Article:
Bargaining is a must in China, a crucial need if you are a foreigner, and a question of dignity if you behave or dress like it.
As a cultural practice, bargaining can be as usual as rejecting the first price given for a bottle of water on a xiăomàibù, to sit down for an hour to get the right price on that Gucci purse you desperately want. Speaking Mandarin is an enormous tactical advantage, but even if you speak no Mandarin at all, you can get great deals, on the condition you follow this handy guide about how to bargain in China.
- Bargain ruthlessly: bargaining is a cultural use, a game, and you have to win, or at least, lose less than they expect.
- Take into account that most of the prices are inflated because the sellers really expect some bargain over them.
- Conditioning the above mentioned, be tough but respectful: never lose your temper, nor take the game of bargaining too seriously.
- No seller is a friend of yours, nor he/she thinks you are charming, handsome or else. They might act like you are super special, but that is just pure tactics. Which leads me to the next point:
- Being a foreigner means you have a big L in your forehead, and you deserve to be ripped under their point of view. It is nothing personal; it is a Confucianism thing.
- NEVER accept a price below at least the 50% of the first price given!
- Gesture like an Italian. I mean, be expressive. Very expressive. Put some drama in your negotiation. I read a post recommending not to show any expression when it comes to bargain, but sometimes the seller may fear your drama will draw too much attention, so he will try to calm you down lowering their prices.
- You are not ripping anybody, no matter what they say: if they are not making money, they will stop bargaining on the spot. Ignore the drama they put up. Have no pity!
- Have time. Depending on where and what are you shopping you’ll need enough time to fret the seller slowly. Think it as a trenches war!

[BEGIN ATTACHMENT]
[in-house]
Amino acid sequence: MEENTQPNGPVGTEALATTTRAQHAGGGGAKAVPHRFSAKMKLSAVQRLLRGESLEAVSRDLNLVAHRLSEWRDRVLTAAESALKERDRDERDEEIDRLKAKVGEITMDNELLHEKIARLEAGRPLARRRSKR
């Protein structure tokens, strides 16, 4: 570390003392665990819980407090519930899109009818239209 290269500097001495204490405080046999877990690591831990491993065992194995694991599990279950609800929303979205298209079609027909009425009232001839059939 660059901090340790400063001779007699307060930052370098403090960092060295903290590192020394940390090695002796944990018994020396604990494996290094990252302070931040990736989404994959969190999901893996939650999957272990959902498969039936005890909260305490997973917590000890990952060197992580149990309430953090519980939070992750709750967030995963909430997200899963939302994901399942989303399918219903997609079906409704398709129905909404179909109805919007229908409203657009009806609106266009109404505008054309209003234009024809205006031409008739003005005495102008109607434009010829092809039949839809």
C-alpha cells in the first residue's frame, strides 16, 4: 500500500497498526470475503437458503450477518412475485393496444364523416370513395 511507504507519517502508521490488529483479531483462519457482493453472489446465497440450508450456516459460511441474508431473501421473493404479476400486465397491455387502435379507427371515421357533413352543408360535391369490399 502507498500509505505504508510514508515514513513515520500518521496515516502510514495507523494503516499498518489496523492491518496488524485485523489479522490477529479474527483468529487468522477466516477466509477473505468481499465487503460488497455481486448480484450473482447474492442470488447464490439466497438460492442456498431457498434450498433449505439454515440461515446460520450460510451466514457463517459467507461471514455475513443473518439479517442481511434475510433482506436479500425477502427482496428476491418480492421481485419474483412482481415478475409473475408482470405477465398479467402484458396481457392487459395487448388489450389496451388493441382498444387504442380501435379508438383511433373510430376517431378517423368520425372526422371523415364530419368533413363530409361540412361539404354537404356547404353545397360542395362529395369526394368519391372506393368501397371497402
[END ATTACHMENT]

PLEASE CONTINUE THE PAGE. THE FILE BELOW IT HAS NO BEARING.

- That something is cheap it does not mean it has the right price (it can be way lower!): I got a discount from 300 to 20 RMB on a beautiful watch.
- If you can, do a previous research, look for similar items in similar stores to know a starting price.
- If you have time, do some light bargain anywhere you see the thing you want before actually buying it, so you’ll 1) know what’s the lowest price in all of them; and 2) you can use the other offers as a bargaining chip.
Sometimes it can be confusing where and in what circumstances you can or have to bargain, so:
You have to bargain at:
- Wet markets, open-air markets and such;
- Copy markets and related places;
- Street markets of any kind (from food to electronics);
- Whenever there’s no price tag or there is a price per Kg (as the picture above).
You cannot bargain in China at:
- Wal-Mart, Carrefour and similar superstores;
- You went to your nearest xiăomàibù to buy a single bottle of tea (unless they are trying to rip you off);
- Modern or foreign shops, including but not limited to Nike, Apple, Li Ning, Starbucks or Paodora. Please don’t. I’ve seen too many embarrassing scenes. Funny, but embarrassing.
- Places where they have fixed prices or there is a price tag on them (depends on circumstances)
- Also, well, when your common sense tells you not to!
In between this two levels, if you are not sure, just try to
scream say “tie gway luh!” (Tài guì le; 太贵了: too expensive), and see if they offer a lower price or ask you what would be your price for it. If they do, it is open season for bargaining!
Now you got the basics, let’s go to the dance:
It is not as dramatic or complicated as I read somewhere, but rather simple once you have got the rhythm:
- So the starting point is a big smile on the seller’s face. Also, a price. A high one. You will never accept that first price, and if you have or can get your hands on a calculator at this point, or pen and paper, it would come in handy. If not, knowing the Chinese number gestures would be great.
- Usually, I have a laugh at their first price, as if it was a “welcome joke”, often making them give me a slightly better price immediately afterwards. In any case, it still is an awful price.
- Take the price given and divide it by 4 (if you have the calculator, you can show them your math to let them know you know how pumped are the prices). As said, never accept a price at least below the half of the first price given. Also, from there, get to an acceptable middle point for both of you. If negotiation spikes, you can take the second price given and divide it by 3.
- Keep going until negotiation stalls or your price is accepted. In between, to drag the seller to your price, do the following:
- Point out flaws of the product you are about to buy;
- Pretend to walk away (when negotiations come to a dead-end);
- Do not dress like a tourist, pretend you’ve lived there for a while;
- Use other offers from other shops (even real or faked) as a blackmailing: “They gave me half of your price for the same thing over there!” and so on.
- A favorite of mine: “Oh, I am sorry, but I am only carrying ‘X’ RMB!“. This is useful, but use it as a last push for the price you wanted.